During each sub-iteration, each CNU 538 (i) receives a number of Q messages equal to the hamming weight wr of a row of H-matrix 100 (e.g., 10) at a rate of one Q message per clock cycle and (ii) generates wr R messages using a suitable check-node algorithm such as the min-sum algorithm shown in Equations (1) to (3) above. Each R message generated by the CNU 538 is used by LDPC decoder 500 during two successive iterations. Each R message that is output during the current iteration is shown as RNEW and each R message that is output during the subsequent iteration is shown as ROLD. During the current iteration, each RNEW message is used to update a Pn (i,l) message as described above in relation to Equation (12), and during the subsequent iteration, each ROLD message is used to update a Q message as described above in relation to Equation (13). A more-detailed discussion of CNUs that may be used to implement CNUs 538 may be found in U.S. patent application Ser. No. 12/475,786 filed on Jun. 1, 2009, the teachings of which are incorporated herein by reference in their entirety.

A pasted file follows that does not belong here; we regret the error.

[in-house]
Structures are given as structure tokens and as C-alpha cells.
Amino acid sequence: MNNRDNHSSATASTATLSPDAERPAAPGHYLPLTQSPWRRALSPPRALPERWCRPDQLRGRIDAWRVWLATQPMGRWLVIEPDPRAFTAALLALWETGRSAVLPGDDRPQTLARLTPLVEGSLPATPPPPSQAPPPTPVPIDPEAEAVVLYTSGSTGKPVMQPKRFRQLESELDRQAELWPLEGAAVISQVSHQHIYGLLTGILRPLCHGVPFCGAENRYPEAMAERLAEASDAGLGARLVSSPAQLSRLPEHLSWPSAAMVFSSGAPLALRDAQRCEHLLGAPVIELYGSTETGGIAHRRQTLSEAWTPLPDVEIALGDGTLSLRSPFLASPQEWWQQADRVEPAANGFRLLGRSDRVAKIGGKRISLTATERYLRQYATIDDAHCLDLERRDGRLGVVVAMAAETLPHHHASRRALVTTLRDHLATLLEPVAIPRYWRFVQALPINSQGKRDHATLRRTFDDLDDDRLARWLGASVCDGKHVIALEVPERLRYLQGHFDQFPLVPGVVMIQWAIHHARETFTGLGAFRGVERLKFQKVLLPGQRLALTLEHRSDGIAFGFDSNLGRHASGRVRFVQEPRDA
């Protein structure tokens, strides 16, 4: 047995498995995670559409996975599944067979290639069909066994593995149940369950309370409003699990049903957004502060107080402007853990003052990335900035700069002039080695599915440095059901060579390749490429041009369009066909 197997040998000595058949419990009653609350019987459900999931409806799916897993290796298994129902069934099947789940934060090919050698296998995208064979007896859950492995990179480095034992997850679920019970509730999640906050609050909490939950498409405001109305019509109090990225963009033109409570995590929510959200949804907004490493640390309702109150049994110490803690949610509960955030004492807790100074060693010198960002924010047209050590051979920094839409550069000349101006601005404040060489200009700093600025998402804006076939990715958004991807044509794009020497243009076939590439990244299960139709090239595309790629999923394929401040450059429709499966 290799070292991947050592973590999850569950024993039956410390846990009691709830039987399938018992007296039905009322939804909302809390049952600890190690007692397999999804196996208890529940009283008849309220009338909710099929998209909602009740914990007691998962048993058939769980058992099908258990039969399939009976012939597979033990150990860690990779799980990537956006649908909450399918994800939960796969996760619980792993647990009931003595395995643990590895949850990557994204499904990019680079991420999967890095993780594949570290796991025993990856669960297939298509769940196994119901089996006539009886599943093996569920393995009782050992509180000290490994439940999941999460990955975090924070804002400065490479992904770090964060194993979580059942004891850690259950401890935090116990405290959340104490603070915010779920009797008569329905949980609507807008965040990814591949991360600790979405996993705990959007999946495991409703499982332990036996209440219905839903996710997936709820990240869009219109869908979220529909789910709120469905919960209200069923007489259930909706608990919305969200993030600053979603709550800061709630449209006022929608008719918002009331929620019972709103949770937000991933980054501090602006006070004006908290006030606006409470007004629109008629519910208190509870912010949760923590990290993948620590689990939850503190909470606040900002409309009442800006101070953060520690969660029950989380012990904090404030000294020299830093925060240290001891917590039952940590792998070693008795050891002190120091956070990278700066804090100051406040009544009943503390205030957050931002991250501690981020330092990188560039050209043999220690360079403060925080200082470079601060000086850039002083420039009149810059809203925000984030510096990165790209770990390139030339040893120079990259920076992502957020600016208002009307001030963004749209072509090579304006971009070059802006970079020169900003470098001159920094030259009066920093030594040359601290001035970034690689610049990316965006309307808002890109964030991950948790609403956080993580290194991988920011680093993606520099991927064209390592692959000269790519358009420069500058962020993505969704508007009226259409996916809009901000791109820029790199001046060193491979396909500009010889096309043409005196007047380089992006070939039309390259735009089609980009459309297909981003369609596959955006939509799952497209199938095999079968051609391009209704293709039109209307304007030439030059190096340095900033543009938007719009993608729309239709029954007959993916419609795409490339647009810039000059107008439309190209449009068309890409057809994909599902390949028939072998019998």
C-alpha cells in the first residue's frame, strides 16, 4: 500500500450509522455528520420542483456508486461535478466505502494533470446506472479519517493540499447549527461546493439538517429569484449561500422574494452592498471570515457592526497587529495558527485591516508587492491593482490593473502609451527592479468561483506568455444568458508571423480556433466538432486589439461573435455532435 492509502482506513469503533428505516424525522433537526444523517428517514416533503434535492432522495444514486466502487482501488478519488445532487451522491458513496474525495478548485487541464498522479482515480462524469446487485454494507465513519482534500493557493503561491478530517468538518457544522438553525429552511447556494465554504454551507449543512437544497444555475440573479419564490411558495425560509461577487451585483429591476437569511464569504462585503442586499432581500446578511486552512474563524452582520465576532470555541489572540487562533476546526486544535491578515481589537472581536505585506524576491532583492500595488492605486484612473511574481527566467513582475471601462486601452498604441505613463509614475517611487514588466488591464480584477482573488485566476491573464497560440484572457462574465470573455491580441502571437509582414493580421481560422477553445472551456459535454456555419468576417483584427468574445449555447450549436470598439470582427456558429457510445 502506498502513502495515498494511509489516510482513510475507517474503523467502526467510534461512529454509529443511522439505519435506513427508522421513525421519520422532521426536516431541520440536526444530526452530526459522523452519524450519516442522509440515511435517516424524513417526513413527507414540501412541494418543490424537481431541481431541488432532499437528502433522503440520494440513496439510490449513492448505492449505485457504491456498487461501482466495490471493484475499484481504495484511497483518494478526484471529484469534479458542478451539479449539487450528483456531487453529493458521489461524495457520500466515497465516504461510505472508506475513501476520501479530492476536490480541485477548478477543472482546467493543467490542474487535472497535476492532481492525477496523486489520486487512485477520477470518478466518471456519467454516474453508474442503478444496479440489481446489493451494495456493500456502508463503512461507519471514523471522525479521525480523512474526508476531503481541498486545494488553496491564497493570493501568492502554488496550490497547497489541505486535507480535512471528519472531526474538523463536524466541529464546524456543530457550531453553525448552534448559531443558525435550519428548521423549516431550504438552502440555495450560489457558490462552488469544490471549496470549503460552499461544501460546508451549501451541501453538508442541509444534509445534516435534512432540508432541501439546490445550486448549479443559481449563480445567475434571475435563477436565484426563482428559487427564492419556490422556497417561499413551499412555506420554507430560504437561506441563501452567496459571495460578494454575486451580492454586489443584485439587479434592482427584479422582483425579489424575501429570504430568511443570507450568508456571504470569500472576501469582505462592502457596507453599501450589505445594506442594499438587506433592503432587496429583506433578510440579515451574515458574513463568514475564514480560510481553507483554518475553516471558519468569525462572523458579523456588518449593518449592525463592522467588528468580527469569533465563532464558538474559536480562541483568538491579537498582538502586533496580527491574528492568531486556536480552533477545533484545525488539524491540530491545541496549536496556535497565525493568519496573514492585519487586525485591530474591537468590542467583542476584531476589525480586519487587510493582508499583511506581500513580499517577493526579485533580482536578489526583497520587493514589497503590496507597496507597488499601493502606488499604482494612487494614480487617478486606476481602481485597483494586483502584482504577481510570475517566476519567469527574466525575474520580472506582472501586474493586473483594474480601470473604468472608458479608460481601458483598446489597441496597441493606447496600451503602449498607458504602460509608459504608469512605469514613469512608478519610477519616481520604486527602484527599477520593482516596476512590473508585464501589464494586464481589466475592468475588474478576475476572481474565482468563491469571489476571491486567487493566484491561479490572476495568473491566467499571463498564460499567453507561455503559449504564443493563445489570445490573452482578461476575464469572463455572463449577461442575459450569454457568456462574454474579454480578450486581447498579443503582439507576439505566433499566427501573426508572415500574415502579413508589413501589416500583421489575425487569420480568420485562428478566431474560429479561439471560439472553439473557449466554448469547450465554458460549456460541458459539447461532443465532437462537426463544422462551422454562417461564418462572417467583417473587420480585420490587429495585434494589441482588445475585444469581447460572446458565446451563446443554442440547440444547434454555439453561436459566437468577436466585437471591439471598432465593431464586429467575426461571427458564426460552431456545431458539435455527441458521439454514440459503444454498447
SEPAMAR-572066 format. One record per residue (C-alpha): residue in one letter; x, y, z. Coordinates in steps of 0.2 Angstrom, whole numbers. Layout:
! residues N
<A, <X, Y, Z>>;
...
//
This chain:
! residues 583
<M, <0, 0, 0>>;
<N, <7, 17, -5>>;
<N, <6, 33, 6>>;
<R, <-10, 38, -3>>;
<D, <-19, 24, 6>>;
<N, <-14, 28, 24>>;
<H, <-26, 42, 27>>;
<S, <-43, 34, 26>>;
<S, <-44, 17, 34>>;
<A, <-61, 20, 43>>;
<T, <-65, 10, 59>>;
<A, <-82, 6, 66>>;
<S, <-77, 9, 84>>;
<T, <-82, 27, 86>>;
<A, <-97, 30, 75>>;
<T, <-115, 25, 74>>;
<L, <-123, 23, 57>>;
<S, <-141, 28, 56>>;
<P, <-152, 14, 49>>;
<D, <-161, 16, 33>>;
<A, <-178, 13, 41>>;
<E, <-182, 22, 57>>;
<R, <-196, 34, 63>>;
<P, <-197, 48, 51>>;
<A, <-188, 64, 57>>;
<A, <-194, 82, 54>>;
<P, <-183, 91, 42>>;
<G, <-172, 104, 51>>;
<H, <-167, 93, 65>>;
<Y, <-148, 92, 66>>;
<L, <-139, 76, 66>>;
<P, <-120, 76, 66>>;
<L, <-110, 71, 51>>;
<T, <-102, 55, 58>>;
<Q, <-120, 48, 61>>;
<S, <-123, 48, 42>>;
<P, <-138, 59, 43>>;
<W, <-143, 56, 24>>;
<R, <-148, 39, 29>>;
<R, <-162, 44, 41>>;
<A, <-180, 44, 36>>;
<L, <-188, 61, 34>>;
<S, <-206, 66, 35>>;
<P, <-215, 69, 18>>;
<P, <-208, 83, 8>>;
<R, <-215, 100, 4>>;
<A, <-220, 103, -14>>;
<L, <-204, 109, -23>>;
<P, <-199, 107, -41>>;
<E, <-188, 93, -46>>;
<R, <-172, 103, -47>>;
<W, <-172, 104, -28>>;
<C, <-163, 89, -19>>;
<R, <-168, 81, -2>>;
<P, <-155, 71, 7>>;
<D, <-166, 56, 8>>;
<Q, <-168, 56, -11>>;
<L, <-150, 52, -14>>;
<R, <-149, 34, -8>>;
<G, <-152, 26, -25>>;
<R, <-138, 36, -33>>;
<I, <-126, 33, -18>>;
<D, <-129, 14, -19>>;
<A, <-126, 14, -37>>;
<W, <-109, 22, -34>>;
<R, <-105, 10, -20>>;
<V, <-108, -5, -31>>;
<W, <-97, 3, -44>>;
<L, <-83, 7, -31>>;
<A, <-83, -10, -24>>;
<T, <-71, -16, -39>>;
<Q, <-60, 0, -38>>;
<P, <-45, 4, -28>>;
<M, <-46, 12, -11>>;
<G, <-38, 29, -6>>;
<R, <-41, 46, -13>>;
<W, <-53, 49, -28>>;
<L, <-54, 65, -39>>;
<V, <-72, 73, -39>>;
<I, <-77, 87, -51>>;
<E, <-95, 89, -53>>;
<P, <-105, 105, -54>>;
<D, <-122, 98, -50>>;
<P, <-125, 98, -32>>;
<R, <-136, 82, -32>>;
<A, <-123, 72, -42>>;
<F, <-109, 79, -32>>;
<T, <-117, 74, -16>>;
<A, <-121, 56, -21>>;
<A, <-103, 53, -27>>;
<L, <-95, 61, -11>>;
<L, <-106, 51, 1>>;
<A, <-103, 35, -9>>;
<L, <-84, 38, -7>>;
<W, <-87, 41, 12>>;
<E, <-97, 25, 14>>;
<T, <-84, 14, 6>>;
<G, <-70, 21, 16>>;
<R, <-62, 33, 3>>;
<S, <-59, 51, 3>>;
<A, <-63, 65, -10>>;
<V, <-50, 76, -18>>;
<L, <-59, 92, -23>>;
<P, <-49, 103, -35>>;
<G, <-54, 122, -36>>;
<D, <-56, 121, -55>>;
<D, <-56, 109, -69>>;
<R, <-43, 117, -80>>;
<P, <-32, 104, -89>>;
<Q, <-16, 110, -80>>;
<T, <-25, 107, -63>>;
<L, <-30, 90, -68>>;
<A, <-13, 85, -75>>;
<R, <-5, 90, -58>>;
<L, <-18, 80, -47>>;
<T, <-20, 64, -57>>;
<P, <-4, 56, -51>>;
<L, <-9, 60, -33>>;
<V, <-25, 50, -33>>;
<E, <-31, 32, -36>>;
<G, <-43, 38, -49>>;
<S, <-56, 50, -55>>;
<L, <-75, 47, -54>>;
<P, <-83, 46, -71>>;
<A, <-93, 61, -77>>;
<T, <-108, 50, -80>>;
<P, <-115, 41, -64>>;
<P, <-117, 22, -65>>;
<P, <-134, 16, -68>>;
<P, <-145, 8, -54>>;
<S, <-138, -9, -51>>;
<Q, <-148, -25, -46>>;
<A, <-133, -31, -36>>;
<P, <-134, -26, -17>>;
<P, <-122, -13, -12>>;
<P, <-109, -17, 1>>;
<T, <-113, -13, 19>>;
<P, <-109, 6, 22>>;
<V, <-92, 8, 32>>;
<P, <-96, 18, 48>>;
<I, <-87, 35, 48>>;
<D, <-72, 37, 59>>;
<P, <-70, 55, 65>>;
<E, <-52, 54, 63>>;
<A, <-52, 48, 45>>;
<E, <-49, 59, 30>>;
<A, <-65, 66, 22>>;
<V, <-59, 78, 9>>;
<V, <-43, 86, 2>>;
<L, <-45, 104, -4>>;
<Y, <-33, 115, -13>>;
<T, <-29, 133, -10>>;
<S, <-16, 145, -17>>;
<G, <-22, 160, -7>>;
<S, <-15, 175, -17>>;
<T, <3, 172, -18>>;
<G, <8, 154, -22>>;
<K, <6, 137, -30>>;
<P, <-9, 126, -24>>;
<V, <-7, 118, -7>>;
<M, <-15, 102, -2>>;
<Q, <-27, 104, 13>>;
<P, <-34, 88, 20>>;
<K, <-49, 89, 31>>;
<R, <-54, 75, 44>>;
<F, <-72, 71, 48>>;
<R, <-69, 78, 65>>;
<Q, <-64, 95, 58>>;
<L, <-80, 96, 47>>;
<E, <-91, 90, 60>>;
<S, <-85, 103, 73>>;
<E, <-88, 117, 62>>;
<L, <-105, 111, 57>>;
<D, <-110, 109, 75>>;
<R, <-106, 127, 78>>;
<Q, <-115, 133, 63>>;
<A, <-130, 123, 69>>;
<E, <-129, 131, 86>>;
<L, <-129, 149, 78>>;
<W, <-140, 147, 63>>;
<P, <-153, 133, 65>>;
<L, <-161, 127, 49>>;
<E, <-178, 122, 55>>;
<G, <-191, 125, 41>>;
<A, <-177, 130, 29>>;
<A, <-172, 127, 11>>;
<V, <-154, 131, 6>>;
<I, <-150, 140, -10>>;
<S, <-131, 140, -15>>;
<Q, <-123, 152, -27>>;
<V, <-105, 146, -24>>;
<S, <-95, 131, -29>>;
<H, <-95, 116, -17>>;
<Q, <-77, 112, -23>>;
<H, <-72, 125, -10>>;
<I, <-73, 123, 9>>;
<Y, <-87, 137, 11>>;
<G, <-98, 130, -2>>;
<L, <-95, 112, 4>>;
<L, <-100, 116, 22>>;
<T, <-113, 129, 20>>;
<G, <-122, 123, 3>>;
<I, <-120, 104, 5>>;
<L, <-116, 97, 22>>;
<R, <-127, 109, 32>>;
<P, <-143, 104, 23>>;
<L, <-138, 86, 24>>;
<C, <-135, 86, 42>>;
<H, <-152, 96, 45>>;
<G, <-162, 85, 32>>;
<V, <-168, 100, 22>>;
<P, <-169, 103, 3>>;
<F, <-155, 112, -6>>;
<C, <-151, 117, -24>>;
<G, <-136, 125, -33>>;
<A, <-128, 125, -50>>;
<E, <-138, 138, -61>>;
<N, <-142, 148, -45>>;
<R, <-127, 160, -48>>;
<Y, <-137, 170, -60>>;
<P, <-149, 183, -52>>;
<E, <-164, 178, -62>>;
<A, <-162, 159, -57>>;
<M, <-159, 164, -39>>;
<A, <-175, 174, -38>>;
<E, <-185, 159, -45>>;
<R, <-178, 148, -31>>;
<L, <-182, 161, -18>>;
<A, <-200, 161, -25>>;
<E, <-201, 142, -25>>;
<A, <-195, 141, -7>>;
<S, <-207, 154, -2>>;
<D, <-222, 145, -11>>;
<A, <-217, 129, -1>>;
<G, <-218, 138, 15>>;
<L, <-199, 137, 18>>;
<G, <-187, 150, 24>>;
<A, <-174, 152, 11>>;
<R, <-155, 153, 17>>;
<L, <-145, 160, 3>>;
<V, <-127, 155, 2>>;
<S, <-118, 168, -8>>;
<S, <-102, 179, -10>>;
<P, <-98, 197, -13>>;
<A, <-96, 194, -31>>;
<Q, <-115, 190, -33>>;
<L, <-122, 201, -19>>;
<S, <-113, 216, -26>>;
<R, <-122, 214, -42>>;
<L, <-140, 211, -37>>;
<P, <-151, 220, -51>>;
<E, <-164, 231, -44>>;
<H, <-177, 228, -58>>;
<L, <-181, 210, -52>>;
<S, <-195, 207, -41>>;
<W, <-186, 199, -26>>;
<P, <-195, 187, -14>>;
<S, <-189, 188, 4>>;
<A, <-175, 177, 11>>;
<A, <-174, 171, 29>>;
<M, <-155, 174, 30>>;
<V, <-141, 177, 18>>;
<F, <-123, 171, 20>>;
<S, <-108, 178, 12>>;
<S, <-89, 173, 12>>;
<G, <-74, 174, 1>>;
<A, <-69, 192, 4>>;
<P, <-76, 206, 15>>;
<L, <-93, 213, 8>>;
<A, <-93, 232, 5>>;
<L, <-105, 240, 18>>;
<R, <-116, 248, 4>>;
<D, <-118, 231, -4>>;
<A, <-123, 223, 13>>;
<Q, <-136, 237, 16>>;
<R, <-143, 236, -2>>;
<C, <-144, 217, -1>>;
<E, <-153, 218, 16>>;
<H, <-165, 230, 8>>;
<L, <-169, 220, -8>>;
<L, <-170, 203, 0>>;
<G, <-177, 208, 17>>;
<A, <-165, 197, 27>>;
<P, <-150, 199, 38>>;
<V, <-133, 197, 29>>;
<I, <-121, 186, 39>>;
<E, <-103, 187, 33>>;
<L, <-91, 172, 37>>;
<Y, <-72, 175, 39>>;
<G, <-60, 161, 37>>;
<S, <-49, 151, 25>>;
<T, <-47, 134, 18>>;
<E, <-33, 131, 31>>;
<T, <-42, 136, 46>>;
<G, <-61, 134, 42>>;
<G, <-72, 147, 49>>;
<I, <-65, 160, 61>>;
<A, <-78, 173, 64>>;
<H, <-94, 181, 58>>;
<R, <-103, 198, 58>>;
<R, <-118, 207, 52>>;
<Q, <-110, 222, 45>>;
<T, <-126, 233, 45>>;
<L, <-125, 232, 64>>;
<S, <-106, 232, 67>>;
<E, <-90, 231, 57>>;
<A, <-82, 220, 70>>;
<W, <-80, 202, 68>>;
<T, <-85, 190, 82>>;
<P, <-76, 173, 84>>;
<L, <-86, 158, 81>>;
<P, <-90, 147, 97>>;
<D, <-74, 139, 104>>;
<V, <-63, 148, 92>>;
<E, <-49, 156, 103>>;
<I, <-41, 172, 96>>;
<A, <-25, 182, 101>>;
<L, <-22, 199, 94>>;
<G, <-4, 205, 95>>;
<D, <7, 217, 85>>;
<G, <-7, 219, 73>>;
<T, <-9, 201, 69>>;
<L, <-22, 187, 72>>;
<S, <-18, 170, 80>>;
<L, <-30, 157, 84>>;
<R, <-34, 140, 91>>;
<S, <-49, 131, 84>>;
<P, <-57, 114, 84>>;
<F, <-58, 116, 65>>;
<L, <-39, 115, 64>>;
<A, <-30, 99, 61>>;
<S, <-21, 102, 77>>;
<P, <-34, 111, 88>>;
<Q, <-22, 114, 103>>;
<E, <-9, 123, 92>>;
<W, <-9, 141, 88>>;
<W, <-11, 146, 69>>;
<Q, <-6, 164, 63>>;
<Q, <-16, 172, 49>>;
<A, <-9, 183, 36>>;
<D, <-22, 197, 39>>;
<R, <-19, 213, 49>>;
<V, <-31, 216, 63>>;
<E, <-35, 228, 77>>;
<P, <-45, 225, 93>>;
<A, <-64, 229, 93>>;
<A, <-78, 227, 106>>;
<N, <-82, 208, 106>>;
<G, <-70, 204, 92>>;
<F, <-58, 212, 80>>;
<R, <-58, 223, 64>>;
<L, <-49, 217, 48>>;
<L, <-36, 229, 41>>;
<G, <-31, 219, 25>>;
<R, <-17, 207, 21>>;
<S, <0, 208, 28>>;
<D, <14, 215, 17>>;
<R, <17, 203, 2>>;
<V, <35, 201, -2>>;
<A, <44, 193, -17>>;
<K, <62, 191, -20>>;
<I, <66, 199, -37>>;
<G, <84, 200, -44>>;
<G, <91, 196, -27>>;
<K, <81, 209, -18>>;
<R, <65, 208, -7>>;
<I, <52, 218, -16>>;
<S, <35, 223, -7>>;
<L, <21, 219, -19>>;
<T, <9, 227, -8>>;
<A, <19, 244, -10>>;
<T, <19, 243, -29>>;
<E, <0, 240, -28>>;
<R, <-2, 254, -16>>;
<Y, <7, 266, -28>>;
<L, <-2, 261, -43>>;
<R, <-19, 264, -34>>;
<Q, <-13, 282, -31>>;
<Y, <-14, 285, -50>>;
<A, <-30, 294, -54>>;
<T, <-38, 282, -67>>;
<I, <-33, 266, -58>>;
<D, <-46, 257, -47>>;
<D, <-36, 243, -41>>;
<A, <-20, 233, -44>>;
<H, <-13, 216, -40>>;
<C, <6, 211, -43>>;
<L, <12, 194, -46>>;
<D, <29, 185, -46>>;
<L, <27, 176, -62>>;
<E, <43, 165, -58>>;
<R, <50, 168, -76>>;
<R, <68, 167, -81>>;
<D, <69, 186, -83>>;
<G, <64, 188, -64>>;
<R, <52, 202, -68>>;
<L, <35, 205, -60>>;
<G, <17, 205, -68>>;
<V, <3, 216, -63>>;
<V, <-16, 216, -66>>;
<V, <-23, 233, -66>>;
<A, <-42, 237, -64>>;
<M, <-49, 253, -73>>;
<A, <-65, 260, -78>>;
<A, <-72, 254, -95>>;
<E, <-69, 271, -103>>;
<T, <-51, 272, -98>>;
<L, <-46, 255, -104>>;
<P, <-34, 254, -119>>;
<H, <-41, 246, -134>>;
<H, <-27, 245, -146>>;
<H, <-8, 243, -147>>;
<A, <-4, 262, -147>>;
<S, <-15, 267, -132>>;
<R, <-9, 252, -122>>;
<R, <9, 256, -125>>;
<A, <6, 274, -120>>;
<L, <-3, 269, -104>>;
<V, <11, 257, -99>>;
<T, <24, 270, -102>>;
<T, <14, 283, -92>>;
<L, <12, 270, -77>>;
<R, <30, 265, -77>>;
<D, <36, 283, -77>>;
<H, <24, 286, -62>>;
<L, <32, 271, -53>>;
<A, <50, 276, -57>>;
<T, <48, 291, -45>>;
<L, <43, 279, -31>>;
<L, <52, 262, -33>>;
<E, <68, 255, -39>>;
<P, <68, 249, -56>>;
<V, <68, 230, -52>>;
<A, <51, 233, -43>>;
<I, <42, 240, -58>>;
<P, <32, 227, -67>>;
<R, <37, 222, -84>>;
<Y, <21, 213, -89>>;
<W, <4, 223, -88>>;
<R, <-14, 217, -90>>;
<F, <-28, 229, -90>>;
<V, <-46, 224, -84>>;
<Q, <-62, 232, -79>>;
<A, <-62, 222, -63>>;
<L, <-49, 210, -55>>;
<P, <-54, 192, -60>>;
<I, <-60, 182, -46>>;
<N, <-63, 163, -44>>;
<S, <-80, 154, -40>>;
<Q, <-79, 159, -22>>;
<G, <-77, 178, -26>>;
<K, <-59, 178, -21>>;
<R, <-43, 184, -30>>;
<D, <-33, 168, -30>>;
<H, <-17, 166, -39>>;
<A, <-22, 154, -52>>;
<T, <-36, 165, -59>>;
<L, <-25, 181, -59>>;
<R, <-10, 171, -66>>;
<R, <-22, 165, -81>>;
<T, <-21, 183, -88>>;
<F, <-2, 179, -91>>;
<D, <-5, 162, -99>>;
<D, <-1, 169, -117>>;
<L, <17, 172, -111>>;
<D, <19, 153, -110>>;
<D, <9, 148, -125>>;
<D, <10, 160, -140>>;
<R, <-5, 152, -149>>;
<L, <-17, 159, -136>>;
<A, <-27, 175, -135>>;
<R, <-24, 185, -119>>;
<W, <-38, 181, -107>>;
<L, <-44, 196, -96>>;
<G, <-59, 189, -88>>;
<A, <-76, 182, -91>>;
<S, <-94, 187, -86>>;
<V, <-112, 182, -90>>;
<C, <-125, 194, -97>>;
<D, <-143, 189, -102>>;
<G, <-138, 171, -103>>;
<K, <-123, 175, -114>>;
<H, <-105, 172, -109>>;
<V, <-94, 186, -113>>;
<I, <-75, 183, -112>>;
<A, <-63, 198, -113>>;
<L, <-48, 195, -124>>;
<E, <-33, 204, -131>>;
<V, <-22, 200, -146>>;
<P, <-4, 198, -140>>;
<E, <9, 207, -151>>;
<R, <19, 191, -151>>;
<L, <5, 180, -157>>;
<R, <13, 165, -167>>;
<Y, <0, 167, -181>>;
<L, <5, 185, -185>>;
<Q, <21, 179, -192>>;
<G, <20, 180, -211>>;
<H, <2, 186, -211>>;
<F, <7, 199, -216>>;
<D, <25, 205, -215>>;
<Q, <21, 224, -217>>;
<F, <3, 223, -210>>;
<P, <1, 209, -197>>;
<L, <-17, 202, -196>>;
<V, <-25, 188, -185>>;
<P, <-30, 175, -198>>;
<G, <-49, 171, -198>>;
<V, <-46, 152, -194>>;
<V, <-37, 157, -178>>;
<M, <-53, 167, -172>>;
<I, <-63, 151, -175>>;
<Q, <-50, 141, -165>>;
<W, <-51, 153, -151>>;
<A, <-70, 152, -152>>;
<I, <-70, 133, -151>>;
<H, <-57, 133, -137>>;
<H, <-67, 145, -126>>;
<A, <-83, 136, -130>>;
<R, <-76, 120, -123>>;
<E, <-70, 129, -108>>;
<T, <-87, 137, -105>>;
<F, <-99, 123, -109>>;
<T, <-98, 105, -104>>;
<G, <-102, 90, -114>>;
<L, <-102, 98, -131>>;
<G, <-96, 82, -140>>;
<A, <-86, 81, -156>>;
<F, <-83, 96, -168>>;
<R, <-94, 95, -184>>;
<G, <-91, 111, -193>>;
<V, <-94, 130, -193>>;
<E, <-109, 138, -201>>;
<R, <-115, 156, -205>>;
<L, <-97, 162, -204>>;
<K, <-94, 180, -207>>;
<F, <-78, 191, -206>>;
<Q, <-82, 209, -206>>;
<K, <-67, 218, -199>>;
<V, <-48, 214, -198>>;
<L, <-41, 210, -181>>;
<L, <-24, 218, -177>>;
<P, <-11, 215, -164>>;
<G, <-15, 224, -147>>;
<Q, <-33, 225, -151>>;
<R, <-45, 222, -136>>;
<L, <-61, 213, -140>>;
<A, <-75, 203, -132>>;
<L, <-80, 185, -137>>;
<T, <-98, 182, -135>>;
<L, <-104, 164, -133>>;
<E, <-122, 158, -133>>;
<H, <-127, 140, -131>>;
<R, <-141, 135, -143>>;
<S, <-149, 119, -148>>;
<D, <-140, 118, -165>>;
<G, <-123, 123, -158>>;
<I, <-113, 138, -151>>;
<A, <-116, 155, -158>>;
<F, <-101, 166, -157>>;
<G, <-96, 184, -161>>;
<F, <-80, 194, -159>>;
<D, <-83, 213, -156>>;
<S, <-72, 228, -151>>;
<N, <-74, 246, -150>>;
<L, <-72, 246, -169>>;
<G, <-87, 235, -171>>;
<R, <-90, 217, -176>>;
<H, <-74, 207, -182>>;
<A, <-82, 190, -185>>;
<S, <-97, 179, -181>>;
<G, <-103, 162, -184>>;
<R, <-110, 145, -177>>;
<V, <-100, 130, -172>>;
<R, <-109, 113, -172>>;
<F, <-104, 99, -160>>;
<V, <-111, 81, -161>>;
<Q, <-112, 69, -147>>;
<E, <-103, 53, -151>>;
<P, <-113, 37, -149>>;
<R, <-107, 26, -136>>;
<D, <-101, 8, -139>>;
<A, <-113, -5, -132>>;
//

To generate extrinsic LLR values Len (i,l) in the non-averaging mode, La memory 506 of extrinsic LLR generator 504 provides the 720 channel LLR values Lan (0) to cyclic shifter 508 at a rate of 72 channel LLR values Lan (0) per clock cycle. Cyclic shifter 508 shifts each set of 72 channel LLR values Lan (0) such that each LLR value Lan (0) is provided to an adder 510 along with a Pn (i,l) value that corresponds to the same bit n of the LDPC-encoded codeword. For each channel LLR value Lan (0) and corresponding Pn (i,l) value received, each adder 510 subtracts the channel LLR value Lan (0) from the corresponding Pn (i,l) value to generate an extrinsic LLR value Len (i,l) as follows:
Le n (i,l) =P n (i,l) −La n (0) =Q nm (i,l) +R mn (i,l) −La n (0)  (14)
Note that the extrinsic LLR values Len (i,l) are updated once every sub-iteration land four times every iteration i. In layered decoder 500, each extrinsic LLR value Len (i,l) generated for an iteration i (i.e., every four sub-iterations) is a function of four R messages. This is similar to non-layered decoder 200, which, for each bit n of the LDPC-encoded codeword, (i) generates four R messages per iteration, and (ii) sums the four R messages to generate an extrinsic LLR value Len (i). However, since layered decoder 500 only updates one of the four R messages every sub-iteration, each extrinsic LLR value Len (i,l) generated for a sub-iteration may be a function of less than four R messages.